Had he been finalizing an offensive against Barack Obama’s political strategy of rapprochement with Raul Castro, first announced Dec. 17, 2014, Donald Trump would have warned his party in advance that a visit to the island would be inopportune and the U.S. Republican governors’ and legislators’ visit to Cuba likely would not have occurred, as it did. This scenario appears not to have played out because Trump continues to struggle with what to do with Cuba.

Nor would Spanish Prime Minister Mariano Rajoy have happily acquiesced to a high-level visit to the island “as soon as possible” if Washington had cautioned him against doing so. The conclusion to be drawn from this is that, in spite of the magnate-turned-president’s bellicose campaign promises, defining a new policy toward the U.S.’s Marxist neighbor is no easy task; after all, decision-making must take into account a web of political and business interests. And while it is true that the unstable president once promised to tighten the noose around the Castro regime, he’s not considering invading the island or using an atomic bomb against it.

At the same time, while not at the same levels seen during the initial diplomatic thaw under Obama, the number of visits still being carried out by Republicans to the island sheds light on the complex coexistence between the Cuban-American hawks in favor of hardening U.S. policy toward Cuba, on the one hand, and the businessmen doves on the other, who are proponents of a policy that would unconditionally ease tensions between both countries.

Mississippi Governor Phil Bryant landed this week at José Martí International Airport with a delegation of businessmen and officials related to the tourism, agriculture and food export industries. In February, Mississippi Senator William Thad Cochran also visited Cuba in order to sign agreements related to the use of ports for trade. Before that, Colorado’s Democratic governor, as well as the mayor of Newark, an economic lobbyist from Chicago and two congressional delegations, visited the island.

As we await the White House’s decision on the future of bilateral relations – whether it will respect, adjust or annul Obama’s executive orders – the success of Cuban Minister Bruno Rodríguez’s visit to Madrid reflects the international tendency toward peaceful coexistence with the Castro regime, in spite of the irritation it causes for those within the United States, Latin America and Europe who still prefer the iron fist applied by Republican administrations over the past half century.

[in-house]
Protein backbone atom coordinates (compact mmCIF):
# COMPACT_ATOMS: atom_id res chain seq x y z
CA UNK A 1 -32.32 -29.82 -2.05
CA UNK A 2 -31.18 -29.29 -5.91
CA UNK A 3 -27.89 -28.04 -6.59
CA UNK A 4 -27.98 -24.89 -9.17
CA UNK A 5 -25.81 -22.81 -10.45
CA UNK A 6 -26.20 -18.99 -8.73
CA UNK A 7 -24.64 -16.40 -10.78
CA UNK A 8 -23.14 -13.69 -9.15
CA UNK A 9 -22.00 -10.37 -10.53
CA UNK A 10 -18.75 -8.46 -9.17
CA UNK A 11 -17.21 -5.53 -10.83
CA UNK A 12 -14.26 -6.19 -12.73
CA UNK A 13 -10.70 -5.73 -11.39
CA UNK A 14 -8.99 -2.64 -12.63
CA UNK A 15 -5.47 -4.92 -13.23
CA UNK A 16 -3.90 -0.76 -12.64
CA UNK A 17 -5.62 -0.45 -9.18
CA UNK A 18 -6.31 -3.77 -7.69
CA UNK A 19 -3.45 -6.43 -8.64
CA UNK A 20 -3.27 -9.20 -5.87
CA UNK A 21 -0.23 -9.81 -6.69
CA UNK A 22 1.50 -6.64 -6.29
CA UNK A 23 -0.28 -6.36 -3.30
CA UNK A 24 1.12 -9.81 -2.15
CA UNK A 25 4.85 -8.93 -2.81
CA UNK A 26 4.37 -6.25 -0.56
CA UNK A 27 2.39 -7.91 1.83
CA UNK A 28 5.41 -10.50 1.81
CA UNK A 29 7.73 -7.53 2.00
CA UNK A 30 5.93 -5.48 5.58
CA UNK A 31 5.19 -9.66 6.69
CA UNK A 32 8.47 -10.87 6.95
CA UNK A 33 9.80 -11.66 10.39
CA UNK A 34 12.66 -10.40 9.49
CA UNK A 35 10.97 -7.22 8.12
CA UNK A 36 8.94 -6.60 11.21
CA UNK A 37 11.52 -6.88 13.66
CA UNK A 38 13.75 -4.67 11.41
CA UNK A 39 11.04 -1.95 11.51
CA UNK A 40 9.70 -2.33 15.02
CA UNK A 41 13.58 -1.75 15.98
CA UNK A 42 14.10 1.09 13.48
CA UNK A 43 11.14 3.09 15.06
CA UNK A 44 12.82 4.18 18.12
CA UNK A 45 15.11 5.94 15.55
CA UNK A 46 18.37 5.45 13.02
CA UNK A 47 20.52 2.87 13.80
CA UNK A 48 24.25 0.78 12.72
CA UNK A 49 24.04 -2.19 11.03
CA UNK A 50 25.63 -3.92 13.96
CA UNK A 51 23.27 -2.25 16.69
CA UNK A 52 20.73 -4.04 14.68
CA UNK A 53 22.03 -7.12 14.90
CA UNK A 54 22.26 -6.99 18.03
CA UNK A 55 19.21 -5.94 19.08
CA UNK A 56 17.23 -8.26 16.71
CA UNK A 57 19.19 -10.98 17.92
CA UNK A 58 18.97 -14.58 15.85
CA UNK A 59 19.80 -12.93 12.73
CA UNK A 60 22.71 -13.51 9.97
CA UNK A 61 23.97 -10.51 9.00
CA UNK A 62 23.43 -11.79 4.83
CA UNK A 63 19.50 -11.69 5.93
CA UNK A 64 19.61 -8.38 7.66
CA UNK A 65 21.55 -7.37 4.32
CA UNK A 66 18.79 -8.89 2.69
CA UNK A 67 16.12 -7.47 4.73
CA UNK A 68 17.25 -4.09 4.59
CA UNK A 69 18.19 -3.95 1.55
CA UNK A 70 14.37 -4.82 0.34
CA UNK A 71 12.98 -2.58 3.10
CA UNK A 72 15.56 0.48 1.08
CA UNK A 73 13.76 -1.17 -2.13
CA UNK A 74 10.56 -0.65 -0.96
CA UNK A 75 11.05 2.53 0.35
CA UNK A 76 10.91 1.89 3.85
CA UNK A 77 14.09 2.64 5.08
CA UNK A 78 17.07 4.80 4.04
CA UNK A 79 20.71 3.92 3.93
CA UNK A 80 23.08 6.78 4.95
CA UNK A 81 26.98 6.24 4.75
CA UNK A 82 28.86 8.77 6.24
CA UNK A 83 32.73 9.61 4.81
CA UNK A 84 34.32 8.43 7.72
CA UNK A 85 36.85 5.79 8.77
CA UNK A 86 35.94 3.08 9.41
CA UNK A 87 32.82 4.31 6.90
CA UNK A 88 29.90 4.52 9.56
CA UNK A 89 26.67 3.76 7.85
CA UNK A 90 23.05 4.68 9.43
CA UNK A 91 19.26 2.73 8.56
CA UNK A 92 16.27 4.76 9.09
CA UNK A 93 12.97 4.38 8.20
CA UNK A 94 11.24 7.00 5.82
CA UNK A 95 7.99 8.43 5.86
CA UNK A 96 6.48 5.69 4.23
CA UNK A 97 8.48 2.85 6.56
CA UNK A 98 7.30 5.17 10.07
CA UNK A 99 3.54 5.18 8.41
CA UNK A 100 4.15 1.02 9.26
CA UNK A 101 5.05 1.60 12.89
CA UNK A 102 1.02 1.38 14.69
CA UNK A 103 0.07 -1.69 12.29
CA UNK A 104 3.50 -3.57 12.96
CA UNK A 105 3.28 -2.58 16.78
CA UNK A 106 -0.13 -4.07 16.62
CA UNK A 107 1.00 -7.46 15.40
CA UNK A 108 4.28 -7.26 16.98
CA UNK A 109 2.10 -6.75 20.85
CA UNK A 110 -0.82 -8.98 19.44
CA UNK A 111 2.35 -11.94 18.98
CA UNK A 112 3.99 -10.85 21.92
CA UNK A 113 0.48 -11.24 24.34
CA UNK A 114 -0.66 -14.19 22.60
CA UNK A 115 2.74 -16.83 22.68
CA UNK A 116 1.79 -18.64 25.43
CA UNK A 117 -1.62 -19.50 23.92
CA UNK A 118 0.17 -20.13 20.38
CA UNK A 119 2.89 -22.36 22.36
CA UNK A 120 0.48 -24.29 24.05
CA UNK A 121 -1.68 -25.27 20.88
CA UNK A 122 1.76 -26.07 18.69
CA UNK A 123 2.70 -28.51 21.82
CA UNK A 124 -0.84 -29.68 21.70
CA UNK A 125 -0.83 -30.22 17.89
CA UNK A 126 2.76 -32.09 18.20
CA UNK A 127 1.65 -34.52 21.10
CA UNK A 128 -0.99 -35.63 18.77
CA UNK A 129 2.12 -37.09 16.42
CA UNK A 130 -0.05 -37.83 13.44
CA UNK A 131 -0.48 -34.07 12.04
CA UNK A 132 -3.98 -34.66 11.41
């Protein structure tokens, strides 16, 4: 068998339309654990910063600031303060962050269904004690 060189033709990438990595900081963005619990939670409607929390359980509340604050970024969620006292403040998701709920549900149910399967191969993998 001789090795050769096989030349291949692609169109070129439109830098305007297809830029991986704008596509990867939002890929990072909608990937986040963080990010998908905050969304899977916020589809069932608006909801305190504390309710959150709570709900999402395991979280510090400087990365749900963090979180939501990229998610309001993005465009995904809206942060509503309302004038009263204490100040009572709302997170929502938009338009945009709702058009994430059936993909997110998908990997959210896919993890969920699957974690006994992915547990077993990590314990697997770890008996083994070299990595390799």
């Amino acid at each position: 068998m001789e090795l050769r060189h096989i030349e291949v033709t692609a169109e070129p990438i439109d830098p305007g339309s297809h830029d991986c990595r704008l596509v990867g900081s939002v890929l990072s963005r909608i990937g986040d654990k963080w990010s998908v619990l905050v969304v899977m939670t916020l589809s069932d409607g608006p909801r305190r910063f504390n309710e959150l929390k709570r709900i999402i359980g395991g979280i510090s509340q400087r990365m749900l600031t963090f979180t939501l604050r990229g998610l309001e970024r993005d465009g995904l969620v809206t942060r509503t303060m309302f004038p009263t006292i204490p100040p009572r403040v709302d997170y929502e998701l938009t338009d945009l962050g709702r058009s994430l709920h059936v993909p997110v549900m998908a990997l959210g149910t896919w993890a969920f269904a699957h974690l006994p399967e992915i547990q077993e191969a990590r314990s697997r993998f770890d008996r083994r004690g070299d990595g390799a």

The European Union passed a Common Position on Cuba in 1996, put forward by José María Aznar, which sought cooperation as a means of encouraging democracy. Then, in 2011, Spanish Minister of Foreign Affairs and Cooperation José Manuel García-Margallo changed course, going along with socialist activism. He agreed with Obama that taking a hard stance against Cuba had not brought democracy to the island; on the contrary, this policy had complicated Madrid’s relations south of the Rio Grande. New elections and governments criticized Cuba’s isolation, and Ibero-American summits ran into problems whenever leftist executives from Brazil, Argentina, Venezuela, Ecuador, Nicaragua, Bolivia or Chile raised challenges.

But given that nearly everything in Latin America is short-lived – that is, except corruption, crime and populism – the regional pendulum has now swung to the right, with Brazil, Argentina and other nations distancing themselves from Havana. The European Union had itself been trying to mimic [the Obama Administration’s policy toward Cuba] but it fell out of sync with Washington when Trump won the election. In its attempts not to trip itself up, against the backdrop of [the new U.S. administration’s] yet-undefined policies, the EU is now carrying out its negotiations with Cuba more with a carrot than a stick.